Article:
Hillary's speech wasn't good. That's not surprising, really. She's an ungifted speaker, and the delivery, with all those random pauses and strange choices in terms of emphasis, felt off.
Perhaps that's too harsh a characterization. If you're inclined to kind of like Hillary Clinton, you probably thought the speech was OK. Not terrific, not thrilling, but decent enough. The true Hillary fans were pleased as could be. The people who've watched her with uncertain opinions will likely say it achieved adequacy.
The consensus on this speech, once cable news has powered down for the night, will be something like that last point: it was fine. It will not be remembered as a great speech. There were no real exciting moments, like when Walter Mondale promised he'd raise taxes. It was not poetic, like Mario Cuomo's was the year Mondale was nominated, a speech the Democrats have been referencing all week. It was easily the worst big speech of this entire convention.
But Cuomo was a great orator. Hillary is not, which she wisely acknowledged tonight. "Through all these years of public service," she said, "the service part has always come easier to me than the public part."
We have a lower bar for her. When she looks like she's angry at the crowd, we just accept that that's how she comes off. When she rattles off the laundry list of things she says she'll do, we just accept that she's a wonk, and that's how wonks in that position should talk.
She's studied, she works in specifics, and that can make for a lousy speech.
But Hillary did hit Trump in the gut, and that will please plenty. We also have to acknowledge this was a masterfully orchestrated convention, and the tears and waving flags in the audience tonight lent Clinton's address an otherwise unearned power.
The sophistication of it all, though, how this convention so perfectly targeted Republicans and right-leaning moderates over the last two days. The Democrats have a real chance of peeling off a substantial enough portion of GOP voters this cycle, which will likely pay dividends for a long time.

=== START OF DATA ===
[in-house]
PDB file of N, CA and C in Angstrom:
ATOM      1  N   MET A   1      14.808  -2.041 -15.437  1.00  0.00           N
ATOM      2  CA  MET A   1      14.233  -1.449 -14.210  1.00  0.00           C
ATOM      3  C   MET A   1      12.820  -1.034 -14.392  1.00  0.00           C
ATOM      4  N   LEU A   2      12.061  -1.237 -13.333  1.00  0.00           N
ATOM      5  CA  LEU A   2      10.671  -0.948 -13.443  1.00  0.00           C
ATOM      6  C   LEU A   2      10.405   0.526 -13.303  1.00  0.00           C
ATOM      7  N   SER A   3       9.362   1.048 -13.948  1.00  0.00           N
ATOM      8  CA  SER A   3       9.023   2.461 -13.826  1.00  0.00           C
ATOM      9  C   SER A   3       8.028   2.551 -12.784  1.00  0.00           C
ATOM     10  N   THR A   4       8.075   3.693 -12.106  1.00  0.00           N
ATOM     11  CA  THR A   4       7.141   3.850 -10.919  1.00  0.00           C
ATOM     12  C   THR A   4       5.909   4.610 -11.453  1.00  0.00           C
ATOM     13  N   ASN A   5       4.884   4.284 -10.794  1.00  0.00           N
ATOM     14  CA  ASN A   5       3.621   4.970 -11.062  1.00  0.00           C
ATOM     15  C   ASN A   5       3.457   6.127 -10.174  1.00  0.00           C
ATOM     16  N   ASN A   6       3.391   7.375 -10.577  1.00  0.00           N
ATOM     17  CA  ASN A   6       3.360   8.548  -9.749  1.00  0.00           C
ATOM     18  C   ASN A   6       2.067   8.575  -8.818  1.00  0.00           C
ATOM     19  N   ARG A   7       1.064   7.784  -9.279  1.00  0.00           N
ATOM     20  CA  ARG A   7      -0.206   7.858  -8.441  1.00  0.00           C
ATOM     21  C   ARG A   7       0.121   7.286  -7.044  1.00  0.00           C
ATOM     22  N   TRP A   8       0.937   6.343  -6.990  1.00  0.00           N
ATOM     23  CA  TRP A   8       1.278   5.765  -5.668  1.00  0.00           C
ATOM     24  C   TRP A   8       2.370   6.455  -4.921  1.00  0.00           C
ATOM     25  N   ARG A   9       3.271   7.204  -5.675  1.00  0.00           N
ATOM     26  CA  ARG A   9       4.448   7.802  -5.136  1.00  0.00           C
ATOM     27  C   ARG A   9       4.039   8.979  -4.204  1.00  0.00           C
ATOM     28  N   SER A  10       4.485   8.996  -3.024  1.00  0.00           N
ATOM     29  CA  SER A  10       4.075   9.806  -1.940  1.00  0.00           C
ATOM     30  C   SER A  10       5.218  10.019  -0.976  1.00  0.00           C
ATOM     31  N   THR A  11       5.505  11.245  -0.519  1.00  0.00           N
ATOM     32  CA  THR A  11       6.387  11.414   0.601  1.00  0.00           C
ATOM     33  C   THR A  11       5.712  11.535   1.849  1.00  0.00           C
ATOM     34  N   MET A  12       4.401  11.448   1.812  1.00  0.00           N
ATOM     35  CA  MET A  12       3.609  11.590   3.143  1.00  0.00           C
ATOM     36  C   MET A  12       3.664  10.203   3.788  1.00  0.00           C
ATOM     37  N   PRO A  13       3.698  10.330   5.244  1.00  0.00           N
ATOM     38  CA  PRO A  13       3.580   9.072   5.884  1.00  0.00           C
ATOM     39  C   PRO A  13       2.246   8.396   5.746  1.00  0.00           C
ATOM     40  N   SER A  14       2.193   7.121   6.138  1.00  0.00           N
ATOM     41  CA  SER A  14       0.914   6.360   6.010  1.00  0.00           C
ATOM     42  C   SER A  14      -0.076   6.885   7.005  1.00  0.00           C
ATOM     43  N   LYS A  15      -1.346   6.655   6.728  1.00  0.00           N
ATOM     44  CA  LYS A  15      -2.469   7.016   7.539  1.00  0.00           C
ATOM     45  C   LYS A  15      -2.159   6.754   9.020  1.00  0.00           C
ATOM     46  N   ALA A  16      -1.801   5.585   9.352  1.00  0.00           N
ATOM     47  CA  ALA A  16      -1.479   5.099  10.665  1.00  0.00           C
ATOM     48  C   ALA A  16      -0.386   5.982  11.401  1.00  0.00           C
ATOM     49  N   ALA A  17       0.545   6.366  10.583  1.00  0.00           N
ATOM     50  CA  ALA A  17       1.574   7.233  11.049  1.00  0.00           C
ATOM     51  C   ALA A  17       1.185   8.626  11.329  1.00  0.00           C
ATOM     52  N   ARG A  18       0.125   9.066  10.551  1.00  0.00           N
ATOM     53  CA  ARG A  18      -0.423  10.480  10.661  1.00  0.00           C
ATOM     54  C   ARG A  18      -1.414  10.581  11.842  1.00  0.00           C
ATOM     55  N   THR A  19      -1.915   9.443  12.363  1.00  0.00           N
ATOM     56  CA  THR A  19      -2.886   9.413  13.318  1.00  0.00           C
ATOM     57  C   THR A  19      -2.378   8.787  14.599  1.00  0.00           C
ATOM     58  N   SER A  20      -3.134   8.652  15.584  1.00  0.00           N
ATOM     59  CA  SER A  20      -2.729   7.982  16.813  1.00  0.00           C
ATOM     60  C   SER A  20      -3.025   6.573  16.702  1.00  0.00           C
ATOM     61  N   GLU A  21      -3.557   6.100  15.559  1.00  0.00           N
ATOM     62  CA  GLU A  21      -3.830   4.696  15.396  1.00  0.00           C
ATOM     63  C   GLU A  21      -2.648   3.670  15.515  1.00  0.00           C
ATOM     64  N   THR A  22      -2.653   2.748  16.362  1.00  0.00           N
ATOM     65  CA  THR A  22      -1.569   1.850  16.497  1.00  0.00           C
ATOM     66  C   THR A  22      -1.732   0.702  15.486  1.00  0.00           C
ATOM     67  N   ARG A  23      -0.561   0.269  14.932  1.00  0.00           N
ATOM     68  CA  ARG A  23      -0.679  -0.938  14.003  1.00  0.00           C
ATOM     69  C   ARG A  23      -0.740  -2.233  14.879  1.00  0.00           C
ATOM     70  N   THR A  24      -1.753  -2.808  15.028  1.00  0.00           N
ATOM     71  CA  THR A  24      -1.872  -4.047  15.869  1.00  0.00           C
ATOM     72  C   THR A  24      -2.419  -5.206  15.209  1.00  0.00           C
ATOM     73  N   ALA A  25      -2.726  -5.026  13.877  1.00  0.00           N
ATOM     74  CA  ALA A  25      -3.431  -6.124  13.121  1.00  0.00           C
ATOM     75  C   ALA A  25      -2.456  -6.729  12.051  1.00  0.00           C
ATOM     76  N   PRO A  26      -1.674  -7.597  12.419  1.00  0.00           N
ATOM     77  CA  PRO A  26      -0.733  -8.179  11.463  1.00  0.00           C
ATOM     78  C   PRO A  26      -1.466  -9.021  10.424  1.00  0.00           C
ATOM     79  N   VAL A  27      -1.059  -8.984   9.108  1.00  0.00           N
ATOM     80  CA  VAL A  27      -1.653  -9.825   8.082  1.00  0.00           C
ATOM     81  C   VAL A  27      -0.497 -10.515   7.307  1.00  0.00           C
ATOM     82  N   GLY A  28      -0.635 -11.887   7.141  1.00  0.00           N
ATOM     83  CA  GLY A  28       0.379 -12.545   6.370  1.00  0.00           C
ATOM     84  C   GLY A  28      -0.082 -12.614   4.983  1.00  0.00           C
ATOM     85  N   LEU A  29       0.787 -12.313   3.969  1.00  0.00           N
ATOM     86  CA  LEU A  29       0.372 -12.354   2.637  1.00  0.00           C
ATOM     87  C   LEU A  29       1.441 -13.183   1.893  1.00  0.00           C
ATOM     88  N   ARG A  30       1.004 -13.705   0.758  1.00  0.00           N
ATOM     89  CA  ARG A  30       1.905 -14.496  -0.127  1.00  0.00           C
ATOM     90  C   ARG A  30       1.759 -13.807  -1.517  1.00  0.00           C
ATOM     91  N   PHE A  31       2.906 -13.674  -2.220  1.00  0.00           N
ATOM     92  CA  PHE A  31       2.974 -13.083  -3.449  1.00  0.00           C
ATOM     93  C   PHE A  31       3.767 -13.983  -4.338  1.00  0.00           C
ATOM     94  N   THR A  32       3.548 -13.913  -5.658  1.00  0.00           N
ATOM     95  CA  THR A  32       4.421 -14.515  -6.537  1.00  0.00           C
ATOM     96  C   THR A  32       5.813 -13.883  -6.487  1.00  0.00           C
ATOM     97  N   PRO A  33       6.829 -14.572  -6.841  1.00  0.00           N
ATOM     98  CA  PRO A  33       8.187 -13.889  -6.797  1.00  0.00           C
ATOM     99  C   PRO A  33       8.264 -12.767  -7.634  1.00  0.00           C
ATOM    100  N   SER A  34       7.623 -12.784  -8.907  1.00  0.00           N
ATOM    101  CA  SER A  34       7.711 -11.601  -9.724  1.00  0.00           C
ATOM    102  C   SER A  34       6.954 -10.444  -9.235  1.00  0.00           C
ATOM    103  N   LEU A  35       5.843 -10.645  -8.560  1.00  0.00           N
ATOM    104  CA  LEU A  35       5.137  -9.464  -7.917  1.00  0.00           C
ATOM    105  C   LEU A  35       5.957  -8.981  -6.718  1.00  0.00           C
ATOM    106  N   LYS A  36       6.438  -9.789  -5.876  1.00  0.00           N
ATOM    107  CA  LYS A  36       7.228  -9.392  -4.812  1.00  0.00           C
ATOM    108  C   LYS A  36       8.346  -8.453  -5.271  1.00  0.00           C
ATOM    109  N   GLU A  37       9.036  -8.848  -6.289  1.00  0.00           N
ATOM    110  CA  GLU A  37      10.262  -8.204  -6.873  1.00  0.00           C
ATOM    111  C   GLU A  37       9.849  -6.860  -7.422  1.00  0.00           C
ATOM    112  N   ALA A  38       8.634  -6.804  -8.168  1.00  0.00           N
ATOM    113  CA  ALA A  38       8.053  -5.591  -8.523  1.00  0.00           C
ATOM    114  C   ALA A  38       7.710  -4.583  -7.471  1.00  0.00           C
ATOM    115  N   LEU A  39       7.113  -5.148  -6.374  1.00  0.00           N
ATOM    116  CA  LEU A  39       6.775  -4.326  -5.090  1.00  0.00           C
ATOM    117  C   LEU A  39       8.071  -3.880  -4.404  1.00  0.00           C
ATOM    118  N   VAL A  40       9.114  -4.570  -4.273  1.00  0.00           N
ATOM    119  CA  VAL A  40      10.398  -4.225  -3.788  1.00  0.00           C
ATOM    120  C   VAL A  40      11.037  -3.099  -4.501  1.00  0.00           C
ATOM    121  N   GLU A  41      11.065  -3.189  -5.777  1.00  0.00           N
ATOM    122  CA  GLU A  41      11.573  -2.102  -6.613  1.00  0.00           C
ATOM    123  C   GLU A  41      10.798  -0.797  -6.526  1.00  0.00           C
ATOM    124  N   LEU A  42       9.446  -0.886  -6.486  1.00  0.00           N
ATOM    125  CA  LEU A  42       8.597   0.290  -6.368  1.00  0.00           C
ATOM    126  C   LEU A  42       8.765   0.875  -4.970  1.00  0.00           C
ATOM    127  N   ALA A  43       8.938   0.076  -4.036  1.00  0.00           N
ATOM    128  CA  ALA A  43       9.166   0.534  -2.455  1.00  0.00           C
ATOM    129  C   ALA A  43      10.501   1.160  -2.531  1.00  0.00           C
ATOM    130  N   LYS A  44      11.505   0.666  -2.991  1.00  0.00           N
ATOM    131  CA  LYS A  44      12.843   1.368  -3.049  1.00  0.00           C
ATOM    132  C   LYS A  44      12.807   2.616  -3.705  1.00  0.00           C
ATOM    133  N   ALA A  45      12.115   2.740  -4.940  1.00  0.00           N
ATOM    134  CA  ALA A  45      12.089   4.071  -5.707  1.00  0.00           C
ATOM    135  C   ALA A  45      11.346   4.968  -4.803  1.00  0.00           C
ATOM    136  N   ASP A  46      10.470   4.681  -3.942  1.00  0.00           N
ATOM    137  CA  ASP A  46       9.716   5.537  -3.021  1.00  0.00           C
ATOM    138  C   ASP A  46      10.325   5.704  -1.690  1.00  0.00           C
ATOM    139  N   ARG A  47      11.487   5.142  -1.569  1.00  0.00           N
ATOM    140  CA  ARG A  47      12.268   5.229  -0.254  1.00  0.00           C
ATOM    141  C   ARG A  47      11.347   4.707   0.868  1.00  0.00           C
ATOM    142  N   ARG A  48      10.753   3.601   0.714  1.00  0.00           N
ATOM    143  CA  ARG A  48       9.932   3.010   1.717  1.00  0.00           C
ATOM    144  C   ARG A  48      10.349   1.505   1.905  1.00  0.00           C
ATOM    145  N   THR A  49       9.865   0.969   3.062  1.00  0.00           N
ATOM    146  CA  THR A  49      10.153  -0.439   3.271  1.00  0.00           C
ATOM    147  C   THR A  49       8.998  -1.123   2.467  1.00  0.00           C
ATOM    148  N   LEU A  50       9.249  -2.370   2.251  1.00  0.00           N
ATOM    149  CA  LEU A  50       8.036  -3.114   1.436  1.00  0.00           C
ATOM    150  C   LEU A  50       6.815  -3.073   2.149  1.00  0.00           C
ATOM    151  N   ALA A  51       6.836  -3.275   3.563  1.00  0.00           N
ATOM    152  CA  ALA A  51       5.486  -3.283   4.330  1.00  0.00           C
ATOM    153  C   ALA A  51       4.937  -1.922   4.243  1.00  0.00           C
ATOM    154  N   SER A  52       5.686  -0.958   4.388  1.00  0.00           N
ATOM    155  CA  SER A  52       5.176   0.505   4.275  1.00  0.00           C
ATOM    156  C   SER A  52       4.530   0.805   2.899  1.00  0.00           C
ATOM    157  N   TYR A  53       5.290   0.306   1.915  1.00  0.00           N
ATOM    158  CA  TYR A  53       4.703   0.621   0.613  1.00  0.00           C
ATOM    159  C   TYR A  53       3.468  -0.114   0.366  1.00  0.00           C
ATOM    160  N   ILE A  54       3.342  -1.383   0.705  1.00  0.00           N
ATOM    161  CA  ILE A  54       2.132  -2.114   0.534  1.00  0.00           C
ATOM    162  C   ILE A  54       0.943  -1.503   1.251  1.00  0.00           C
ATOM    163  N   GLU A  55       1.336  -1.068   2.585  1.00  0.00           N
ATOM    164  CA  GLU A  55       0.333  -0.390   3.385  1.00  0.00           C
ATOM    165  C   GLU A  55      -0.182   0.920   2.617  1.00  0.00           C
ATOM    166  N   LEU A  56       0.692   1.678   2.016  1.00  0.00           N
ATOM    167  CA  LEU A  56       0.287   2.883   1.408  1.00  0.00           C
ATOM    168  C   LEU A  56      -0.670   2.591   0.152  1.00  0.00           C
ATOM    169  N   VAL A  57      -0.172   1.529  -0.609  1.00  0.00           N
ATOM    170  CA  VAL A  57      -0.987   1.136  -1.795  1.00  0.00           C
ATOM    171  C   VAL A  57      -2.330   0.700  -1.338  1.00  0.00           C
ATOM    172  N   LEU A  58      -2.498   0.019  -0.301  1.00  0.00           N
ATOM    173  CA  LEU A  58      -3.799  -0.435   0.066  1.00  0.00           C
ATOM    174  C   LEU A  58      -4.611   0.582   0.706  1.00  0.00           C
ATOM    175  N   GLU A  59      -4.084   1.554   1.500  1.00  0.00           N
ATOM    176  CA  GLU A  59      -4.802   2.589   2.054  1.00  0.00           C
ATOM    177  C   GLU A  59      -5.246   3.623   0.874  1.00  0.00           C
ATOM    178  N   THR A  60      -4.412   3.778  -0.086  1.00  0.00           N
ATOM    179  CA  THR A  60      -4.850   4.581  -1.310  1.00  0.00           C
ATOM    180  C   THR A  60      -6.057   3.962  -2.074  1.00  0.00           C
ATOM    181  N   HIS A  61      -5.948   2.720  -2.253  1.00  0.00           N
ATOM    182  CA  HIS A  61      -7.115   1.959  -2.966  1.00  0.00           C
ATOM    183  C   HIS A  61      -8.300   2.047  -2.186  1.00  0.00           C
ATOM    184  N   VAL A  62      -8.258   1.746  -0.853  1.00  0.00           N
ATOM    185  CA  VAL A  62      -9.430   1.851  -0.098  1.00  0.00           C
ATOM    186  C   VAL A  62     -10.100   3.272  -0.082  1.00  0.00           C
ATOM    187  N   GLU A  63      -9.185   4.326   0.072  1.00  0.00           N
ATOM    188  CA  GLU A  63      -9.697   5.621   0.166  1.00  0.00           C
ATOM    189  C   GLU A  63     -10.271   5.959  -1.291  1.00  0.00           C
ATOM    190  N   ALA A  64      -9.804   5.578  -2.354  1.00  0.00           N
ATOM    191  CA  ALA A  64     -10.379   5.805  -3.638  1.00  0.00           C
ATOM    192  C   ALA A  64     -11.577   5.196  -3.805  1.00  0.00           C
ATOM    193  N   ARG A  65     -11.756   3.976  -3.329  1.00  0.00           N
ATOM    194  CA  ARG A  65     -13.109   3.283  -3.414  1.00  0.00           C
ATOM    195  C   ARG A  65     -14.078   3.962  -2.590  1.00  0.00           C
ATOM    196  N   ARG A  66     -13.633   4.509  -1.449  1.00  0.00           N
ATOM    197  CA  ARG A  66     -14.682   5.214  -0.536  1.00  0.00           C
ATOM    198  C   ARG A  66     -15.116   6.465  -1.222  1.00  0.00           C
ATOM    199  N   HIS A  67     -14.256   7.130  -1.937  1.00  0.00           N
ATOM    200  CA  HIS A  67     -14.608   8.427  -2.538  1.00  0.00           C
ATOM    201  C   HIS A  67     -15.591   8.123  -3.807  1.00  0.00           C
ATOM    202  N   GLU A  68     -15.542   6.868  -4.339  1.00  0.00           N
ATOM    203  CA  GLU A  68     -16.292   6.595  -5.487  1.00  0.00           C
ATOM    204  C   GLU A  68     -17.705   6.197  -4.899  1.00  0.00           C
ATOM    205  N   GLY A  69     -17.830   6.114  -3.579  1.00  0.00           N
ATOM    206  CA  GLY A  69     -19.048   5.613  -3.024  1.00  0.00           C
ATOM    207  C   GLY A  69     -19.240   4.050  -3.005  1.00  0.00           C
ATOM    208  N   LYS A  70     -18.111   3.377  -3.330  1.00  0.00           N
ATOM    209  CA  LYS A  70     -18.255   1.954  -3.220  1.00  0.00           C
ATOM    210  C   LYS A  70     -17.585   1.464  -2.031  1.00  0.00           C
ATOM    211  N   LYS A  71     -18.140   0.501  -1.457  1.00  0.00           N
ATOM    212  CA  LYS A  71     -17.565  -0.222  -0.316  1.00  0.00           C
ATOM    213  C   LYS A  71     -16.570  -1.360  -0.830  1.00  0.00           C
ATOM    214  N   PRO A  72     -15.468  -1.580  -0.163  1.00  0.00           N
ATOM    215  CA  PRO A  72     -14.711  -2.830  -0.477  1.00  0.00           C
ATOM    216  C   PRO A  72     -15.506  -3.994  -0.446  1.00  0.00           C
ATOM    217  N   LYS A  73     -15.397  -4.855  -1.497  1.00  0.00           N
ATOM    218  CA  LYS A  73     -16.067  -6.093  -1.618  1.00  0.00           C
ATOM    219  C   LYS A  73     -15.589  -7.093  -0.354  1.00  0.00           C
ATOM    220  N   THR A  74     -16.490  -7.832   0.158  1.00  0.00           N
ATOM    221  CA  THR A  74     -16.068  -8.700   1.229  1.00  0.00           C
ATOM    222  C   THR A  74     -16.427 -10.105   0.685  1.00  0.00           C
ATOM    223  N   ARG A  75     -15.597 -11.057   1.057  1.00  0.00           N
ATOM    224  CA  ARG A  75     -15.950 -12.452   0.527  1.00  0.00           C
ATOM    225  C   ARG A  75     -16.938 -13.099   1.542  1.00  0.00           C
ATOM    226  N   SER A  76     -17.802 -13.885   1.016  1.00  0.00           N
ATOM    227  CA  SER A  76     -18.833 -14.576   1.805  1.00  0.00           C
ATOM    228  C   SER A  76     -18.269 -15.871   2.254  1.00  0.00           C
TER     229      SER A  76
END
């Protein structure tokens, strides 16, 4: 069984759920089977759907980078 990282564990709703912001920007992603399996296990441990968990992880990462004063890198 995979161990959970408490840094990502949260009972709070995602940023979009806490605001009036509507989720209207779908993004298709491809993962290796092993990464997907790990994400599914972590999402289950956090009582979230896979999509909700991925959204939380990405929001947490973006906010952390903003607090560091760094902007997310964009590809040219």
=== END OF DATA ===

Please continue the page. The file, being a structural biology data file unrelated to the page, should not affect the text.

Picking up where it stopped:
It was remarkable to watch them hold a moment of silence, something a Republican convention in any other year would have likely done. It was moving to see Khizr Khan speak about his son, Capt. Humayun Khan, a Muslim and an American who gave his life for his country. The idea that America is already great has been pushed a lot at this convention. Khan explained why when he talked about how the country his family came to is also the one they're willing to die for.
How it all makes Donald Trump seem so small, so limited. The master showman couldn't even pull off his own coronation. He can't talk about policy. He doesn't do specifics. He doesn't seem serious by comparison. "Imagine, if you dare, imagine him in the Oval Office facing a real crisis," Hillary said tonight. "A man you can bait with a tweet is not a man we can trust with nuclear weapons."
It was a bad speech; I'll stick to that. Too long, too trying-to-please-everyone. But it also had a few killer lines like that. Plus, after the last week she couldn't afford a misstep here or there.
Because in the end we don't expect Hillary to be perfect, or give a good speech. We don't expect her to tell the truth all the time. We do, however, expect her to show us that she can beat Trump, that accidental nominee, and beat him handily.
And let's face it, as this convention as a whole has demonstrated, she probably will.
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